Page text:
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J Feline Med Surg. 2014 Sep;16(9):749-56. doi: 10.1177/1098612X14545273.

Pharmacological appetite stimulation: rational choices in the inappetent cat.

Author information

1
Veterinary Specialist Services, Cnr Lexington and Logan Roads, Underwood, Queensland 4119, Australia wagnew@vss.net.au.
2
Veterinary Specialist Services, Cnr Lexington and Logan Roads, Underwood, Queensland 4119, Australia.

Abstract

PRACTICAL RELEVANCE:

Inappetence is a commonly encountered problem in feline medicine. Primary goals in managing the inappetent or anorectic cat are to diagnose and treat the underlying disease and reinstate adequate nutrition.

RATIONALE:

As cats are intolerant of prolonged periods of inadequate nutritional intake, especially given their propensity to develop hepatic lipidosis, their increased requirements for amino acids, and inability to slow their rate of gluconeogenesis, symptomatic therapy and nutritional support is often required during diagnostic investigations.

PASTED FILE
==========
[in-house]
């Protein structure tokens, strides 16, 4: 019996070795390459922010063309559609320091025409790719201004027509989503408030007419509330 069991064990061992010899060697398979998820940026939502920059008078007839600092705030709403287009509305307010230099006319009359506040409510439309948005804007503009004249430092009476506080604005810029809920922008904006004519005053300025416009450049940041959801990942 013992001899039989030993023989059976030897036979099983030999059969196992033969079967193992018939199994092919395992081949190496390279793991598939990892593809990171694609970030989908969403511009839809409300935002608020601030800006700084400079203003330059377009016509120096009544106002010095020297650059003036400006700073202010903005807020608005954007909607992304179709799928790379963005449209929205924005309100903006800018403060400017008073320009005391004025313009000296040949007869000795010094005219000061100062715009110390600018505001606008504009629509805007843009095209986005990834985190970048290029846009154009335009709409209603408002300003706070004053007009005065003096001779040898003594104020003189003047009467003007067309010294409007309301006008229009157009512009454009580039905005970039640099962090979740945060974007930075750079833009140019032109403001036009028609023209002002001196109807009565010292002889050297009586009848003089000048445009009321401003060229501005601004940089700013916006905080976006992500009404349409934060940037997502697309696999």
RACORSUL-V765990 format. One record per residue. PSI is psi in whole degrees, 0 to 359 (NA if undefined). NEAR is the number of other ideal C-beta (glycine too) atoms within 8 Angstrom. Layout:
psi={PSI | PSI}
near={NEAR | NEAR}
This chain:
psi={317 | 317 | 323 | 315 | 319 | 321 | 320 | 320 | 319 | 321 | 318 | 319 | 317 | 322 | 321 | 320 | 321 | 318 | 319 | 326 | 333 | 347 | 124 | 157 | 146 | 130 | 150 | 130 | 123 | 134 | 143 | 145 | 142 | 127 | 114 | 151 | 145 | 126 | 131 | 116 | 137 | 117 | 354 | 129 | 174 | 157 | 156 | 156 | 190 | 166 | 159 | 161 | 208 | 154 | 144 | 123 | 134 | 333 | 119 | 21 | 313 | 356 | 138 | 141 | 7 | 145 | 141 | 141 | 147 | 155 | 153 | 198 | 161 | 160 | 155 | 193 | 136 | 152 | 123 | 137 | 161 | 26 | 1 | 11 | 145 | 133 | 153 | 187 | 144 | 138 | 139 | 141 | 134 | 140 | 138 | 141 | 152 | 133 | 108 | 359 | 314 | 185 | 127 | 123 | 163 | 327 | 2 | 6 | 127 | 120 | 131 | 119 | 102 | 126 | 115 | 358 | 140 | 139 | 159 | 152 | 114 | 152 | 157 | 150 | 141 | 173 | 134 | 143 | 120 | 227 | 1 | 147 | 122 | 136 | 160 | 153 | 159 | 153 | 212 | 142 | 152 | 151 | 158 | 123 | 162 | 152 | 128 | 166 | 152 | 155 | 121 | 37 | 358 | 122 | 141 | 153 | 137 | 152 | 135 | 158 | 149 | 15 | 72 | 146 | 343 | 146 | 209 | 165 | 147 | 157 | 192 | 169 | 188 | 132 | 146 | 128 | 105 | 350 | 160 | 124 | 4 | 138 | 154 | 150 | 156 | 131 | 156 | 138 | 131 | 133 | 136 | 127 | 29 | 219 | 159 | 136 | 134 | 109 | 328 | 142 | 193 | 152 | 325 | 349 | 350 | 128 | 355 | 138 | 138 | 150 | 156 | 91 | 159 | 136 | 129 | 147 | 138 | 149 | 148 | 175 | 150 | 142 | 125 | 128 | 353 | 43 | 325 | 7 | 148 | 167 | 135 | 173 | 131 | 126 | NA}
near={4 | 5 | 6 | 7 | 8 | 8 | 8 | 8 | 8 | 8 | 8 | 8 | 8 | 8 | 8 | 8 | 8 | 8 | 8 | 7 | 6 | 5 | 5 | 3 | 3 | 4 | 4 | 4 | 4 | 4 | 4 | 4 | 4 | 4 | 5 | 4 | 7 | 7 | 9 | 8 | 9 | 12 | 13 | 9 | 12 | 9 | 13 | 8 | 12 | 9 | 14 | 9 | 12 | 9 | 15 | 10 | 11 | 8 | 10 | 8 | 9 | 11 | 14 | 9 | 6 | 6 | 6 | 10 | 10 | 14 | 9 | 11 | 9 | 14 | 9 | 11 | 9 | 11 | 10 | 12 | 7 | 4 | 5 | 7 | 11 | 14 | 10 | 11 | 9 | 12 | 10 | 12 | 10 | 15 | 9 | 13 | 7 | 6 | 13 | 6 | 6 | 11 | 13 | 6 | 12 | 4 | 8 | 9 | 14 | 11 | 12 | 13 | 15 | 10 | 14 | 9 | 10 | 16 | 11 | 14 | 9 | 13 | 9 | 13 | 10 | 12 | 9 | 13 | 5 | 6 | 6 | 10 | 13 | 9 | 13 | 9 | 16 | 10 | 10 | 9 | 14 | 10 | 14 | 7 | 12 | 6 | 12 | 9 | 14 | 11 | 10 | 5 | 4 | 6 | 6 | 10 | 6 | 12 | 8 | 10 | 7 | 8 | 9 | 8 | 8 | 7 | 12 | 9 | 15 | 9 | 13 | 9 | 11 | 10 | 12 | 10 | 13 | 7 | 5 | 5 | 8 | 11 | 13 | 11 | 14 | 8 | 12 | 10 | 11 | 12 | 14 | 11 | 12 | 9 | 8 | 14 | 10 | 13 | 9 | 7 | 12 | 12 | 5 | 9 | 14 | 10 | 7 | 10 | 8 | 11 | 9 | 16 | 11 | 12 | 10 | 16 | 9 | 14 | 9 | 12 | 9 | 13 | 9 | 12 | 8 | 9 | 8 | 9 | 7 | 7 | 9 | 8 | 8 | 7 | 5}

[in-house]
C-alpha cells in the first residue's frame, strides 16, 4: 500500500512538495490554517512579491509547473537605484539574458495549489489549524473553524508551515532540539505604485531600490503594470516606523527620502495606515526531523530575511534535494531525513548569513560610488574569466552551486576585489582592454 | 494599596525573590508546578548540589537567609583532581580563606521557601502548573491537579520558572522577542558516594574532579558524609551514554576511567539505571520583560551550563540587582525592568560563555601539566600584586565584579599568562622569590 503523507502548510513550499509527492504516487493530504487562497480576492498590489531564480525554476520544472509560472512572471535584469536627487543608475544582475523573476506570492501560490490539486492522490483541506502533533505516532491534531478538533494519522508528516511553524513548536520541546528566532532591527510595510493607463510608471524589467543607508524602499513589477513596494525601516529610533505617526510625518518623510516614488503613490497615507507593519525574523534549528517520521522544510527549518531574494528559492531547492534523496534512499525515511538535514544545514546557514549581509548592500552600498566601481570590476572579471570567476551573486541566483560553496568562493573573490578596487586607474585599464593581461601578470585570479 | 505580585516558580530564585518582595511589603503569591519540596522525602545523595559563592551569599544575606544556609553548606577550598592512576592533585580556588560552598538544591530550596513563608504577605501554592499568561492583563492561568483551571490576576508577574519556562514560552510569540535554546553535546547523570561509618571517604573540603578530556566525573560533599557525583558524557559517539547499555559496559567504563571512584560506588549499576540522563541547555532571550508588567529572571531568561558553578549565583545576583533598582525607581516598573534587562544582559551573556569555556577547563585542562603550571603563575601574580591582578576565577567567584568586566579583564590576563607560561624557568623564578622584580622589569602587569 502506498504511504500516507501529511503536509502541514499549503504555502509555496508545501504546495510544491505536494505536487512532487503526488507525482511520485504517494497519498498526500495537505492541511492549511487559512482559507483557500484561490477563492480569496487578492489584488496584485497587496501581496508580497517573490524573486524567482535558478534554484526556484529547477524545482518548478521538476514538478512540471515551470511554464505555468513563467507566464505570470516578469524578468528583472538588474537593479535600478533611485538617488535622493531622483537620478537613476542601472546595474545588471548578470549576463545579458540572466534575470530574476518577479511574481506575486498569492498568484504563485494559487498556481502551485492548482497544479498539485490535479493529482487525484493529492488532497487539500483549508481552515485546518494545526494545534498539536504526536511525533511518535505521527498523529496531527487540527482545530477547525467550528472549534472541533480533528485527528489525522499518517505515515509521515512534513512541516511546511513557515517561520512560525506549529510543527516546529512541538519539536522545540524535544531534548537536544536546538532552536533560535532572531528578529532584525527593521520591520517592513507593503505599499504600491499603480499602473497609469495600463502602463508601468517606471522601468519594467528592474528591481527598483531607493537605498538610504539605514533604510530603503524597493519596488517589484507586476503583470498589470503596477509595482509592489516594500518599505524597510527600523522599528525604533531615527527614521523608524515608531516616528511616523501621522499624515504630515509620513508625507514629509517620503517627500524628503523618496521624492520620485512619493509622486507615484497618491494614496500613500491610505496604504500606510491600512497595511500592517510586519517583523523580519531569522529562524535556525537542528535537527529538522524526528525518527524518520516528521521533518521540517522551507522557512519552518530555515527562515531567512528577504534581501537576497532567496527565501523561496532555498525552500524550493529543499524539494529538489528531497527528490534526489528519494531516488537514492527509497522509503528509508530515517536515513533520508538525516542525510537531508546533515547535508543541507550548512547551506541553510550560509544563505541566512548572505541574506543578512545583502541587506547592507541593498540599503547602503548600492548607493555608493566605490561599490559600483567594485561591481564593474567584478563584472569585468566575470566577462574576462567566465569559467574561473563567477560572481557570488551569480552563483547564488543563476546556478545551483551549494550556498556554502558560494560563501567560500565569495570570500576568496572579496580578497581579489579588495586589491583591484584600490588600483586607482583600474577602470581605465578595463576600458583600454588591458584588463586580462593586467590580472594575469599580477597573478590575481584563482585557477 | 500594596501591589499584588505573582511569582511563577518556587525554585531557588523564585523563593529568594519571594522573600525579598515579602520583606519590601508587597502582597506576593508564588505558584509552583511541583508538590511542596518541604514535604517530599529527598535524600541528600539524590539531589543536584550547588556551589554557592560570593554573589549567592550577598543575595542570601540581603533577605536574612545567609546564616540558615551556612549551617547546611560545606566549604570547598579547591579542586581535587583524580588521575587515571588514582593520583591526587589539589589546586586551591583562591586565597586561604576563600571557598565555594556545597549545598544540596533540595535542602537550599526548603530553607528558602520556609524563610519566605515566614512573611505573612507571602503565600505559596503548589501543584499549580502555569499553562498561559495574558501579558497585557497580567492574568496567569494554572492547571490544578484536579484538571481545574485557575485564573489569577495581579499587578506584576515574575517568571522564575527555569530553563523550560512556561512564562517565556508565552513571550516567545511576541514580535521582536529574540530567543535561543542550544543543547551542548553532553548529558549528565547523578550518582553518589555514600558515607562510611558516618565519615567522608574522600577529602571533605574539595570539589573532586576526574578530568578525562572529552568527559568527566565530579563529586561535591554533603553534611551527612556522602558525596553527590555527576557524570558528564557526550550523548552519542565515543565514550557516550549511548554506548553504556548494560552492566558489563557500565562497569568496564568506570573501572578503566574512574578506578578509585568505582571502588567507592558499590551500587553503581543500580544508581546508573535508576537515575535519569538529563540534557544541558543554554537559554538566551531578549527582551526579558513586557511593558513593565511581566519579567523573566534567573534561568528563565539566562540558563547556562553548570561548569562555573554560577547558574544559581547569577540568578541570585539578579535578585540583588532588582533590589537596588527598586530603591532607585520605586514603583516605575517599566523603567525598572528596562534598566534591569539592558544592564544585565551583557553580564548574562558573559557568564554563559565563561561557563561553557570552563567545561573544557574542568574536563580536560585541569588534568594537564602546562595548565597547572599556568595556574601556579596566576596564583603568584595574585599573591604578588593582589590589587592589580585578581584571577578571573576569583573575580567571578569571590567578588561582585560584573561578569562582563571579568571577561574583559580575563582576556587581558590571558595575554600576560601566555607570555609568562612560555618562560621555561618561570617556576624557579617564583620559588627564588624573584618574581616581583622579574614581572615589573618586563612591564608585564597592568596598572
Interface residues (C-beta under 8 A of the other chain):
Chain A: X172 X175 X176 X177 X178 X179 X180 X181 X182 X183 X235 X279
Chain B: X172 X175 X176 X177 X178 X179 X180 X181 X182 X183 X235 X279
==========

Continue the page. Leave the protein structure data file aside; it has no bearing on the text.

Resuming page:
CLINICAL CHALLENGES:

Most cats presenting with reduced food intake will be suffering from an underlying systemic disease, and so the mechanism of action, pharmacokinetics and contraindications of appetite-stimulating medications will need to be considered in each case to ensure rational use of these agents. Pharmacological appetite stimulation should never replace monitoring and ensuring adequate caloric intake, and may not be appropriate in some cases, such as critically ill or severely malnourished patients.

EVIDENCE BASE:

While there are no medications approved specifically for the treatment of anorexia in cats, some drugs have proven efficacious in the clinical field. Although several agents have been used historically for appetite stimulation, due to potential side effects and/or lack of efficacy or predictability only cyproheptadine and mirtazapine can currently be recommended for use.

PMID:
25146662
DOI:
10.1177/1098612X14545273
[Indexed for MEDLINE]

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